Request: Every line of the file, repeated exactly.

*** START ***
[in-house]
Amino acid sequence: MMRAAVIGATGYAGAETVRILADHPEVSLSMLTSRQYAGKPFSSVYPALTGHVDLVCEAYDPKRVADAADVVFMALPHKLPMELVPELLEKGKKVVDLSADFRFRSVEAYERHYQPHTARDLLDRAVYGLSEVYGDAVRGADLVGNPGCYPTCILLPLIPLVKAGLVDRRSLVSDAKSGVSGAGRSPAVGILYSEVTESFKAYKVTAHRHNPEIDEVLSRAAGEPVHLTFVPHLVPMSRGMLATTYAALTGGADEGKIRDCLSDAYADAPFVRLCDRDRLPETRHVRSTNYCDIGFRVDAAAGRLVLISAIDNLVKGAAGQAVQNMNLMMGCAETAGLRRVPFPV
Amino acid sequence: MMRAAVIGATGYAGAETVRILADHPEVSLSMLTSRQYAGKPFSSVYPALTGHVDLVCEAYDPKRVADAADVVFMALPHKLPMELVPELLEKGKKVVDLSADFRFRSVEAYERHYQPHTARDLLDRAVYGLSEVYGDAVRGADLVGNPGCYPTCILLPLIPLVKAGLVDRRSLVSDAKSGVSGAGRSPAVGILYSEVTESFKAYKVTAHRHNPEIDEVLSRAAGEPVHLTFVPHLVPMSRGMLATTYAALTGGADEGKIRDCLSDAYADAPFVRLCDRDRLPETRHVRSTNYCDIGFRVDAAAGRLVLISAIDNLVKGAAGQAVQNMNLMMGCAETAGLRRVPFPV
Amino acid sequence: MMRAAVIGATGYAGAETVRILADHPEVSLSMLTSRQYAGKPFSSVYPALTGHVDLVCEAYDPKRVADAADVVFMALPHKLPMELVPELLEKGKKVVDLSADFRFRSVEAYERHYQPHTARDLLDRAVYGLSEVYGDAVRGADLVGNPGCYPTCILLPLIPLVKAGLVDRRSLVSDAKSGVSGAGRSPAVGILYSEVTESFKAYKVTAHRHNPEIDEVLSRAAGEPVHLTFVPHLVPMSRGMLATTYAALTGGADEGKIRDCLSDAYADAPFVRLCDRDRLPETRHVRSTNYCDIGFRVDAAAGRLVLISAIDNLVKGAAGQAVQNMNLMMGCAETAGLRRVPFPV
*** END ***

[in-house]
Amino acid sequence: MMRAAVIGATGYAGAETVRILADHPEVSLSMLTSRQYAGKPFSSVYPALTGHVDLVCEAYDPKRVADAADVVFMALPHKLPMELVPELLEKGKKVVDLSADFRFRSVEAYERHYQPHTARDLLDRAVYGLSEVYGDAVRGADLVGNPGCYPTCILLPLIPLVKAGLVDRRSLVSDAKSGVSGAGRSPAVGILYSEVTESFKAYKVTAHRHNPEIDEVLSRAAGEPVHLTFVPHLVPMSRGMLATTYAALTGGADEGKIRDCLSDAYADAPFVRLCDRDRLPETRHVRSTNYCDIGFRVDAAAGRLVLISAIDNLVKGAAGQAVQNMNLMMGCAETAGLRRVPFPV
Amino acid sequence: MMRAAVIGATGYAGAETVRILADHPEVSLSMLTSRQYAGKPFSSVYPALTGHVDLVCEAYDPKRVADAADVVFMALPHKLPMELVPELLEKGKKVVDLSADFRFRSVEAYERHYQPHTARDLLDRAVYGLSEVYGDAVRGADLVGNPGCYPTCILLPLIPLVKAGLVDRRSLVSDAKSGVSGAGRSPAVGILYSEVTESFKAYKVTAHRHNPEIDEVLSRAAGEPVHLTFVPHLVPMSRGMLATTYAALTGGADEGKIRDCLSDAYADAPFVRLCDRDRLPETRHVRSTNYCDIGFRVDAAAGRLVLISAIDNLVKGAAGQAVQNMNLMMGCAETAGLRRVPFPV
Amino acid sequence: MMRAAVIGATGYAGAETVRILADHPEVSLSMLTSRQYAGKPFSSVYPALTGHVDLVCEAYDPKRVADAADVVFMALPHKLPMELVPELLEKGKKVVDLSADFRFRSVEAYERHYQPHTARDLLDRAVYGLSEVYGDAVRGADLVGNPGCYPTCILLPLIPLVKAGLVDRRSLVSDAKSGVSGAGRSPAVGILYSEVTESFKAYKVTAHRHNPEIDEVLSRAAGEPVHLTFVPHLVPMSRGMLATTYAALTGGADEGKIRDCLSDAYADAPFVRLCDRDRLPETRHVRSTNYCDIGFRVDAAAGRLVLISAIDNLVKGAAGQAVQNMNLMMGCAETAGLRRVPFPV